Following the release of cell phone footage of the shooting of Ahmaud Arbery, 25, who was shot and killed while jogging near Brunswick, Georgia, in February, state officials say they intend to convene a grand jury investigation to determine whether charges should be filed against his shooters.
Gregory McMichael, a retired law enforcement officer, and his son Travis McMichael, both white, chased Arbery down with their truck as he was out for a jog. Both McMichaels initially justified shooting and killing Arbery to police by saying that Arbery, who is Black, looked like someone who was suspected in their neighborhood of home invasions at that time.
Travis McMichael confronted Arbery as he tried to avoid the two men by continuing to jog around the passenger side of their truck. The two struggled for control of a shotgun McMichael was holding during the confrontation, during which time McMichael shot Arbery, according to the initial police report. Three gunshots can be heard according to audio from the video.
The older McMichael had told law enforcement that Arbery had “violently” attacked his son, but video of the incident, released on Tuesday, contradicts that narrative. Arbery’s mother, Wanda Jones, agrees.
It “proves that my son was not committing a crime,” Jones told CBS when asked to react to the video of her son being shot. “He was out for his daily jog and he was hunted down like an animal and killed.”
Attorney Lee Merritt, who represents Arbery’s family, called for the arrest of both McMichaels involved in the incident. “With this video now out, these guys should be arrested now,” he said.
Tom Durden, district attorney for the Atlantic Judicial Circuit in Georgia, announced this week that he will submit the case to be considered by a grand jury in Glynn County to press charges against both McMichaels. However, due to the coronavirus pandemic, grand juries are not presently allowed to convene in Georgia.
Many activists and journalists on social media reacted to the video of Arbery’s murder with sadness, disgust and anger, toward the men who were accused of killing him as well as the legal system in general for its lack of protections for Black Americans.
Artist and activist Bree Newsome, explaining why she wouldn’t share the video of Arbery’s death without a warning, delved into the brutal history of white Americans celebrating Black people’s deaths in the past.
White America is unmoved by watching videos of Black ppl being murdered. Folks used to make postcards of lynchings. If white society were empathetic, there wouldn't be a push to "reopen" right now. White society is well aware of violence we experience & constantly reinforces it. https://t.co/Ygw4eXITt9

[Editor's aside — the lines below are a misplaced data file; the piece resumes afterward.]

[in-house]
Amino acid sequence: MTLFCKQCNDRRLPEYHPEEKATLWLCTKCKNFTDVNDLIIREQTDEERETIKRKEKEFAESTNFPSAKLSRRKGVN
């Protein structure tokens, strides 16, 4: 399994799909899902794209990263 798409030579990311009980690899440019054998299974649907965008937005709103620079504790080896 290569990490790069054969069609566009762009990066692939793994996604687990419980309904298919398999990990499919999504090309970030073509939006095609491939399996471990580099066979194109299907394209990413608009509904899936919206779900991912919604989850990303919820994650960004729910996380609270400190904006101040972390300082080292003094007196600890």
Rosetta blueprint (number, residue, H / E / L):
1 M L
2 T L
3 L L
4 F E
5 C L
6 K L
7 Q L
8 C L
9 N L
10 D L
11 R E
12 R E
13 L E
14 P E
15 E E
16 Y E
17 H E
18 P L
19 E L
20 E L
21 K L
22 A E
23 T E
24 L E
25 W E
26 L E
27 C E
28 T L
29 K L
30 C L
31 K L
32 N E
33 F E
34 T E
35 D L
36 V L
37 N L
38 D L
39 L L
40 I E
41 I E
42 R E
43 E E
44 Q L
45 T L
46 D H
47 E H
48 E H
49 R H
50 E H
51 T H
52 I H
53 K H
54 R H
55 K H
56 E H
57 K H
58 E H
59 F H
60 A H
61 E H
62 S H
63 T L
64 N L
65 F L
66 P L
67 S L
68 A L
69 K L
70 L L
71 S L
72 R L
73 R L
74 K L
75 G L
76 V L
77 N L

— Bree Newsome Bass (@BreeNewsome) May 5, 2020
“White America is unmoved by watching videos of Black ppl being murdered,” Newsome explained. “Folks used to make postcards of lynchings…White society is well aware of violence we experience & constantly reinforces it.”
Civil rights activist and congressional candidate Qasim Rashid, who shared the video but warned viewers about its content ahead of time, described both McMichaels as “extremists.”
“Two extremists targeted & murdered Ahmaud Arbery…This is a modern day lynching. Utterly horrifying,” Rashid wrote.
I just watched the Ahmaud Arbery video. I’ve seen many brutal acts before. But this one is among the most evil and gruesome acts of white supremacist violence I’ve ever witnessed. The fact that they’ve been walking around without any accountability is just as evil.
— Marc Lamont Hill (@marclamonthill) May 5, 2020
“I just watched the Ahmaud Arbery video. I’ve seen many brutal acts before. But this one is among the most evil and gruesome acts of white supremacist violence I’ve ever witnessed,” Marc Lamont Hill, author, activist, and BET News host, said. “The fact that they’ve been walking around without any accountability is just as evil.”
Recent Pulitzer Prize recipient Nikole Hannah-Jones noted the disturbing irony of the killing and the timing of the video’s release. “A day after Ida B. Wells is awarded a posthumous Pulitzer Prize for her documentation of lynching, some 90 years after her death, we see the wrenching evidence of the ongoing legacy of the extrajudicial killing of black ‘citizens,'” she wrote.
Journalist Jemele Hill described how she was “sickened, disgusted, and horrified” by the video.
I saw the Ahmaud Arbery video hours ago on @AttorneyCrump’s timeline and was sickened, disgusted and horrified. An unarmed black man being executed for doing nothing but existing is sadly called Tuesday in this country.
— Jemele Hill (@jemelehill) May 5, 2020
“An unarmed black man being executed for doing nothing but existing is sadly called Tuesday in this country,” she wrote.
Upon seeing the footage, the American Civil Liberties Union noted that Arbery’s killing happened just three days before the anniversary of the killing of Trayvon Martin.
“Both situations show that white supremacy leads to the targeting of Black lives during even the most mundane activities,” the ACLU tweeted.
On Tuesday evening, after the video was made public, hundreds of protesters took to the streets in Brunswick demanding justice for Arbery’s killing. Activists carried signs and gathered together in prayer in the same neighborhood where Arbery was shot by the McMichaels.
Arbery’s aunt, Thea Brooks, took part in the demonstration.
“We are looking for justice, and that’s what we want,” Brooks said. “He’s not here to be the voice, so we are his voice.”